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Sunday, 3 May 2015

The grand return of German in marketing

Over the past 5 years I've noticed a clear increase in the demand for German. In basically everything: website translations, SEO, set-up of paid advertising, you name it. 

Nothing new under the sun: businesses go where the market is thought to be. 

Lately though I do notice something new: enthusiasm.

The demand for the translation is not always just for strategic reasons, but also for liking the language. 

Or for feeling connected to those who speak it. 

Sure, both are related. We tend to see a culture or country that is economically strong in a more positive light in other domains too. And for sure an Angela Merkel has topped up the existing 'perception of the brand' from mere Reliability... with Likeability.

As all great Brands know: nothing can make you successful as being loved. Do not push but pull

The main expression that springs to mind though is: Cultural Determination. 

Or: our opinions and feelings are only the average of those around us. And fluctuate. 

In this, a language is absolutely no different from the rise and fall of a celebrity or a trend or a song in the pop charts: all things go through a wave of being seen as hip/cool/beautiful/trendy/great to the opposite - and, sometimes, back again.

Today, yes, even 12-year olds here in Brussels might still say that 'German is an ugly language'. But they no longer connect it to 70 years of movies reducing it to one trademark only. The negative reputation is slowly fading. It might be the very last tiny waves on the beach of collective prejudices

People born before WW2 never thought or think of it as being 'ugly'. On the contrary, for them it often was and still is the language of Europe's great composers, finest poets and most influential thinkers. A European nonagenarian can drop expressions in German, just as a teenager does in English. 'Fingerspitzengef√ľhl' they will say, or 'ins blauen hinein', savoring the sweet confirmation that this establishes them as being cultured. Or plugged in with society. 

It's funny that it's never a 'small' language that is named 'beautiful': only ever one of a very large country or very dominant culture. To the victor go the spoils: the attention goes to the beauty of that language, over the heads of that of any other. Its marketing is better.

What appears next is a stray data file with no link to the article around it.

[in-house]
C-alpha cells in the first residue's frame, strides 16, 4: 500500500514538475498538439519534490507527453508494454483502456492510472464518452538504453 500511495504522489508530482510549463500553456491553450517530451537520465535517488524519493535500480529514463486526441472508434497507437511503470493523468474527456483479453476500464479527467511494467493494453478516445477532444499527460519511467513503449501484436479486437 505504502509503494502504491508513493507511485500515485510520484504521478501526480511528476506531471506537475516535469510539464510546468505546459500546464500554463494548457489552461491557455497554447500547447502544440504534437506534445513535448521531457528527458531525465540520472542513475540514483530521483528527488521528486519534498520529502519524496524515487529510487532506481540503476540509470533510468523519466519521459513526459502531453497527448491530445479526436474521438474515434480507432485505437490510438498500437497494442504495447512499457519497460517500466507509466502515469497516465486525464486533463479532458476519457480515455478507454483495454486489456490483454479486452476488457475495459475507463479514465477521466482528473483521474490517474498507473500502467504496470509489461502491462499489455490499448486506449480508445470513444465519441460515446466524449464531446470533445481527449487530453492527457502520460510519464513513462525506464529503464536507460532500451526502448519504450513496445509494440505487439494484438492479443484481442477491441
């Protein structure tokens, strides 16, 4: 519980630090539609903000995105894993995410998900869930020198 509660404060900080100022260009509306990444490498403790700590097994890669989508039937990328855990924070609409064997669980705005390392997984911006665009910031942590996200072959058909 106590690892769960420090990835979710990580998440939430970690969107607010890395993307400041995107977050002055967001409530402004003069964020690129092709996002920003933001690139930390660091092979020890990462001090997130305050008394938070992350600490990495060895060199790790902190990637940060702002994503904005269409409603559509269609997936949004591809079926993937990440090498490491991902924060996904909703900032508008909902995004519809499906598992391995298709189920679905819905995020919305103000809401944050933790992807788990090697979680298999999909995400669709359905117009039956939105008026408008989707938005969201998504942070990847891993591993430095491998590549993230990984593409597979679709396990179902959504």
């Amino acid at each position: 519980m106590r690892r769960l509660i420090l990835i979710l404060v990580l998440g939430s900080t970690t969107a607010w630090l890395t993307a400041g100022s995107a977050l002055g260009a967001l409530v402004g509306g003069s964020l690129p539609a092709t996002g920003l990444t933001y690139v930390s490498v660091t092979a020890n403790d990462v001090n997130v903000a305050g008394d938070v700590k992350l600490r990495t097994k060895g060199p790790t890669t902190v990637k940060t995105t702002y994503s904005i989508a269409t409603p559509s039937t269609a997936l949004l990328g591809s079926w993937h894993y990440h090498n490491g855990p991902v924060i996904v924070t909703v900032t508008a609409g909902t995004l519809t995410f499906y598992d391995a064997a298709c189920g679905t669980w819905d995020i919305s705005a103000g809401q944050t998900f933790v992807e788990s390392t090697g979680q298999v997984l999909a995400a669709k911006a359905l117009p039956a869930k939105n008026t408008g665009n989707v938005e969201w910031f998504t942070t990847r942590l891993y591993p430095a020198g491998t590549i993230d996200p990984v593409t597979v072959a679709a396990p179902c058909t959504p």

For sure a language can be spoken beautifully or poorly. Some languages come with a very strong emphasis on the importance of speaking well, in other languages that's less the case. 

If the operas had been written in Finnish, we would all go: "What a beautiful language, how... musical"! Large sections of any society would be 'Finophile'. Others would scratch their heads and have to admit: "True, sauna... that's a nice word". Next thing you know we might focus on the beautiful sounds - and the language is on our radar. 

Sure, being liberated by the Finnish would hugely help. Their prime minister motivating Europe during dark nights. Their tall, brave soldiers distributing chewing gum. The Halo Effect kicks in and in a matter of 2 generations it will be the lingua franca of Europe. 

Where was I? O yes, the German language.

Very, very slowly - and for sure in some 10-20 years completely - we are once again entering a world in which the German shepherd does not have to be renamed in 'Alsatian', a royal family such as the British one doesn't have to change their name overnight for it sounding too German... and it can simply be the great language of Goethe again, of van Beethoven and the Lorelei. 

That in itself is a historic step.
It's how history actually works. Not by grand deeds on specific dates, but as a very, very slow river that takes a century to arrive in a very, very calm sea under a blue, sunny sky. 


You'd think that nothing has happened, but someting has. 

All together now: 

"Wundersch√∂n"! 

Bernardus



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